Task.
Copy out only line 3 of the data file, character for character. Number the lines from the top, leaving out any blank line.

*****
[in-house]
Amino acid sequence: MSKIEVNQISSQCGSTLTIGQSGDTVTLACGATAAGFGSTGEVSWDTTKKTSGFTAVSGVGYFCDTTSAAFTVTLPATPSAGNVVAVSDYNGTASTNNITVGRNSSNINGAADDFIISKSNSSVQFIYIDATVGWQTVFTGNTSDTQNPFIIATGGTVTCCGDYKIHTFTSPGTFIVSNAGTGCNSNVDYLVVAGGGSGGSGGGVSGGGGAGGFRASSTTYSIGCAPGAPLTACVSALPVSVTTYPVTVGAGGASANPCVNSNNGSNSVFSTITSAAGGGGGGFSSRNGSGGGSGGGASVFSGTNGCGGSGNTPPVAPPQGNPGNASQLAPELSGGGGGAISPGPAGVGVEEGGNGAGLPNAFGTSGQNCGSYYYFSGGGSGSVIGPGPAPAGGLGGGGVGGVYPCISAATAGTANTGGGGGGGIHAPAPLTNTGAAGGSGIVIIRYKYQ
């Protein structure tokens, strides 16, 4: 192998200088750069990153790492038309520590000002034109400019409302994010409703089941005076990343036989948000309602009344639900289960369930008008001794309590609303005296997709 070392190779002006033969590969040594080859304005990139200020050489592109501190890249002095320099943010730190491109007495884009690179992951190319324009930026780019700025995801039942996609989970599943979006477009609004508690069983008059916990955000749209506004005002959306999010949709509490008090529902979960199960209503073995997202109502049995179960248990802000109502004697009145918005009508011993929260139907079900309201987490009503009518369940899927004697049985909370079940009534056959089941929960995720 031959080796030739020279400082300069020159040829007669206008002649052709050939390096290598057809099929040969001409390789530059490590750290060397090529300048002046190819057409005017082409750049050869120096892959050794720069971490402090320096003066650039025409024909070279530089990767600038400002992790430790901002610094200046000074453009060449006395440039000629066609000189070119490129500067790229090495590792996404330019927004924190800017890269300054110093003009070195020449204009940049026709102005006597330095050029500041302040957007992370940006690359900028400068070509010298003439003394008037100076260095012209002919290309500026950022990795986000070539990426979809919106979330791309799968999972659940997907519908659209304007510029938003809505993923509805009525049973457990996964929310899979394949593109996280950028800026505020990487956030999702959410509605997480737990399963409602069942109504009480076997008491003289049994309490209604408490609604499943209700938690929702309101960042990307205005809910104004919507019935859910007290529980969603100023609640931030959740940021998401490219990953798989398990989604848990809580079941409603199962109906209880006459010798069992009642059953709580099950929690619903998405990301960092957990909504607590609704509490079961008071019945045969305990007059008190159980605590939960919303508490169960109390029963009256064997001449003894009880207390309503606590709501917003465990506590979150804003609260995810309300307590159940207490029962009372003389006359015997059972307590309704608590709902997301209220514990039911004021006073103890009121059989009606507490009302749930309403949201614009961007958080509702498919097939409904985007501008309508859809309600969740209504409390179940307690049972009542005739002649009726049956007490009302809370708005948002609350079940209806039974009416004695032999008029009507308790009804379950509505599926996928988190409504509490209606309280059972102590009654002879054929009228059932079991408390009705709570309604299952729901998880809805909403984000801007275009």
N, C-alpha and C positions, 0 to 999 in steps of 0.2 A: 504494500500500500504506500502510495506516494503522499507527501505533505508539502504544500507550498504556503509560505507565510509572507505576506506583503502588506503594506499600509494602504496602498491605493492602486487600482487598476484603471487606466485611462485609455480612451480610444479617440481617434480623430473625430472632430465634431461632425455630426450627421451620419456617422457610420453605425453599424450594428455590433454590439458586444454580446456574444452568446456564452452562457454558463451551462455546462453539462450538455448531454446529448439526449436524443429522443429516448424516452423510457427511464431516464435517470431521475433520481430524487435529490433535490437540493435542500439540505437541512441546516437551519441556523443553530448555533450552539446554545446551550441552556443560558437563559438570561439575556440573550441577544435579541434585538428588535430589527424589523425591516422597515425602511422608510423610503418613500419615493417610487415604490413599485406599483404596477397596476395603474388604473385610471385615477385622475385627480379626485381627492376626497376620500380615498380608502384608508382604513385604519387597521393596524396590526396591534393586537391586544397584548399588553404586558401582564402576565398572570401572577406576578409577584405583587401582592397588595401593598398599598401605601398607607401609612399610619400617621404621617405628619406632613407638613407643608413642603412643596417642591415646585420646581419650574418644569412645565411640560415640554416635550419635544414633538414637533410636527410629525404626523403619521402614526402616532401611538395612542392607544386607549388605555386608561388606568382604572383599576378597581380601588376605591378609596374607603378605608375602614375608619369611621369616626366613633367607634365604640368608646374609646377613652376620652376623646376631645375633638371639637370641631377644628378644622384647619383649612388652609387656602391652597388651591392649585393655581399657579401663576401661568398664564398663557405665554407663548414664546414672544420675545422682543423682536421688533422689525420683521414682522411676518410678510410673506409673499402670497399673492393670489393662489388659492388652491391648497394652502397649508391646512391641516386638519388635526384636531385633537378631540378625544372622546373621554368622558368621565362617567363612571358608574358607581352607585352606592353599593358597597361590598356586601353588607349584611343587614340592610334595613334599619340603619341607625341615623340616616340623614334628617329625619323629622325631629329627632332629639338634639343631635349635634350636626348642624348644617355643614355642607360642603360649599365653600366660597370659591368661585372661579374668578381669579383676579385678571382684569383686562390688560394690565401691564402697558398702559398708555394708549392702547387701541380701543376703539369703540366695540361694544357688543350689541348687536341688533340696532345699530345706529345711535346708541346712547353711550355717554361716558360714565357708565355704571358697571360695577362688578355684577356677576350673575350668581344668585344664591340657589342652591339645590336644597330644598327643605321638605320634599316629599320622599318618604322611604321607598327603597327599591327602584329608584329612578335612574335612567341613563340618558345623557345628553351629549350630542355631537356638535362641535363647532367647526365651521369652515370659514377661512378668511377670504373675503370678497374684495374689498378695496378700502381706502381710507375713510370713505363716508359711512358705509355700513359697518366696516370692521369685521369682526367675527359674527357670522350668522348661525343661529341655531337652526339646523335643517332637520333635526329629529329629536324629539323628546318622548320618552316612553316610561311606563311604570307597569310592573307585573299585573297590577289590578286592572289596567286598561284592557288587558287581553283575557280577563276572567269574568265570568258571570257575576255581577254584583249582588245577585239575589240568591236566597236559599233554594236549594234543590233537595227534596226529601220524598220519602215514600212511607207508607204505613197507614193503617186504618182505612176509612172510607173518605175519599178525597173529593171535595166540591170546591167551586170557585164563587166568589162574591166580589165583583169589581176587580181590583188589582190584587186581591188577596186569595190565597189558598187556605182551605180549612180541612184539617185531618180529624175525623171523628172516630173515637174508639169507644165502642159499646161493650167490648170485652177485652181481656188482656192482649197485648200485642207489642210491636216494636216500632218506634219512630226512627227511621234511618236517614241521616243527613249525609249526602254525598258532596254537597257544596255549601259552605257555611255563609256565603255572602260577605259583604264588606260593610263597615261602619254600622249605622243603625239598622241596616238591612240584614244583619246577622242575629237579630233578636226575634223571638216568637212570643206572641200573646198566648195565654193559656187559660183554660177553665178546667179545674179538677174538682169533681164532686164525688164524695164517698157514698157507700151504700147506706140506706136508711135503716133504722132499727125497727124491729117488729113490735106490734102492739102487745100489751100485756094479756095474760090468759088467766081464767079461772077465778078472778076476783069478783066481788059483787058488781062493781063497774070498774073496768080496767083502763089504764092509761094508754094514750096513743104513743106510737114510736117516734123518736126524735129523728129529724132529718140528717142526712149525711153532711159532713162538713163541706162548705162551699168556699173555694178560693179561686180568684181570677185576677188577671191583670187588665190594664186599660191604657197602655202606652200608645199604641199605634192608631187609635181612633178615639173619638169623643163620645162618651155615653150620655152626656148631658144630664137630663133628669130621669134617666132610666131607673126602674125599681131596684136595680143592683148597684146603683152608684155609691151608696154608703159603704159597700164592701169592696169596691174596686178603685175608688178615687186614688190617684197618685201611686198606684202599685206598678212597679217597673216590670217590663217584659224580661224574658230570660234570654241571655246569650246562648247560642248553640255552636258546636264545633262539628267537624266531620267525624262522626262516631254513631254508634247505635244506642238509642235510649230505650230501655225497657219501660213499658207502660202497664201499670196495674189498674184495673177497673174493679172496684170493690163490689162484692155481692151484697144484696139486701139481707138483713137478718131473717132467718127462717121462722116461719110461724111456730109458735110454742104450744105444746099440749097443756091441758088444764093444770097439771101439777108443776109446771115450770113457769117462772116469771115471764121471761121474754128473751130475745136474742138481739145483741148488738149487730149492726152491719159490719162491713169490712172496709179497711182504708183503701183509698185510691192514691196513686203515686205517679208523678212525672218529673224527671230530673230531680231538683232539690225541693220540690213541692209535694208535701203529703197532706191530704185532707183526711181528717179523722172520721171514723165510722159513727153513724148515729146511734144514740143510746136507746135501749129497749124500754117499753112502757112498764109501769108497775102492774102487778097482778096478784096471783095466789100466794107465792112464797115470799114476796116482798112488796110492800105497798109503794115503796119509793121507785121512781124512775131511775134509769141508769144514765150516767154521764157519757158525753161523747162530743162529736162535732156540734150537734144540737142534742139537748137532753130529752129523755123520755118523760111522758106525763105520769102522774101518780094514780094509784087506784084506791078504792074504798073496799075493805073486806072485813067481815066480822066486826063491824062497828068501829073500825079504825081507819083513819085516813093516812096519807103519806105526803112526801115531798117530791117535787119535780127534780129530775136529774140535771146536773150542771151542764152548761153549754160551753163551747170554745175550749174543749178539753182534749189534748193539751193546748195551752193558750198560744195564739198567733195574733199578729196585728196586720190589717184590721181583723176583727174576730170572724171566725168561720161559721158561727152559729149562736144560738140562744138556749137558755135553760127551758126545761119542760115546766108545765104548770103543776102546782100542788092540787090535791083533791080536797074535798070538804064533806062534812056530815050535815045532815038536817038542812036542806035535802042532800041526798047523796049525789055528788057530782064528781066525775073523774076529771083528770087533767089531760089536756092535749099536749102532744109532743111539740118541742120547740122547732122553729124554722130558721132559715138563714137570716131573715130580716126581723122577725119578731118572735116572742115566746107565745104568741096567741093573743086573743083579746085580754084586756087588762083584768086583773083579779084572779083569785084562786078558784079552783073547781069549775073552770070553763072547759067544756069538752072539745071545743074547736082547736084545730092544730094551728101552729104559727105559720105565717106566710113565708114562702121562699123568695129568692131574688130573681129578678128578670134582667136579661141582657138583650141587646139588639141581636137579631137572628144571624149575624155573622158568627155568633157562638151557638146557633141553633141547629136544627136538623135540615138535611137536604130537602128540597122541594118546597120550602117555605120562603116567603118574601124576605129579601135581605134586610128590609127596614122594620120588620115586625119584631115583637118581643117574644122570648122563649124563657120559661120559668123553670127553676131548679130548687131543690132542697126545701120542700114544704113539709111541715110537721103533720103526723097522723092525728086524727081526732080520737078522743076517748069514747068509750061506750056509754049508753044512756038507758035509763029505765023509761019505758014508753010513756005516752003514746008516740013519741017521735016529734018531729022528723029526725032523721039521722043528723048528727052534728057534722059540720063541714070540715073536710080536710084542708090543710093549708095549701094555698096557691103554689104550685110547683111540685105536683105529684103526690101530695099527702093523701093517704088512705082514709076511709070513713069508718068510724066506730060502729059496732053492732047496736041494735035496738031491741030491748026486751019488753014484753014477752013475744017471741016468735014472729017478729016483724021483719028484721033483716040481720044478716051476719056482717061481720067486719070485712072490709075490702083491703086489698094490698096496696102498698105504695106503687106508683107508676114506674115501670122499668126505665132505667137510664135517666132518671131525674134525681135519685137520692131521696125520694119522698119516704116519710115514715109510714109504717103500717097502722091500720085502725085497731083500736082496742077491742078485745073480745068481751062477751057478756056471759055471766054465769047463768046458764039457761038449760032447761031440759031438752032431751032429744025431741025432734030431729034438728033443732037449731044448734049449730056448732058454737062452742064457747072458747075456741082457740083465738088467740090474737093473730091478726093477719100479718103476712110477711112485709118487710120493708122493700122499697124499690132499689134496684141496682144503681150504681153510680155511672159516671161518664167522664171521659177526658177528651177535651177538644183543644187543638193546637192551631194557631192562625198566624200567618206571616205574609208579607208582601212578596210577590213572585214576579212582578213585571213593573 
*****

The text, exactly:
């Protein structure tokens, strides 16, 4: 192998200088750069990153790492038309520590000002034109400019409302994010409703089941005076990343036989948000309602009344639900289960369930008008001794309590609303005296997709 070392190779002006033969590969040594080859304005990139200020050489592109501190890249002095320099943010730190491109007495884009690179992951190319324009930026780019700025995801039942996609989970599943979006477009609004508690069983008059916990955000749209506004005002959306999010949709509490008090529902979960199960209503073995997202109502049995179960248990802000109502004697009145918005009508011993929260139907079900309201987490009503009518369940899927004697049985909370079940009534056959089941929960995720 031959080796030739020279400082300069020159040829007669206008002649052709050939390096290598057809099929040969001409390789530059490590750290060397090529300048002046190819057409005017082409750049050869120096892959050794720069971490402090320096003066650039025409024909070279530089990767600038400002992790430790901002610094200046000074453009060449006395440039000629066609000189070119490129500067790229090495590792996404330019927004924190800017890269300054110093003009070195020449204009940049026709102005006597330095050029500041302040957007992370940006690359900028400068070509010298003439003394008037100076260095012209002919290309500026950022990795986000070539990426979809919106979330791309799968999972659940997907519908659209304007510029938003809505993923509805009525049973457990996964929310899979394949593109996280950028800026505020990487956030999702959410509605997480737990399963409602069942109504009480076997008491003289049994309490209604408490609604499943209700938690929702309101960042990307205005809910104004919507019935859910007290529980969603100023609640931030959740940021998401490219990953798989398990989604848990809580079941409603199962109906209880006459010798069992009642059953709580099950929690619903998405990301960092957990909504607590609704509490079961008071019945045969305990007059008190159980605590939960919303508490169960109390029963009256064997001449003894009880207390309503606590709501917003465990506590979150804003609260995810309300307590159940207490029962009372003389006359015997059972307590309704608590709902997301209220514990039911004021006073103890009121059989009606507490009302749930309403949201614009961007958080509702498919097939409904985007501008309508859809309600969740209504409390179940307690049972009542005739002649009726049956007490009302809370708005948002609350079940209806039974009416004695032999008029009507308790009804379950509505599926996928988190409504509490209606309280059972102590009654002879054929009228059932079991408390009705709570309604299952729901998880809805909403984000801007275009």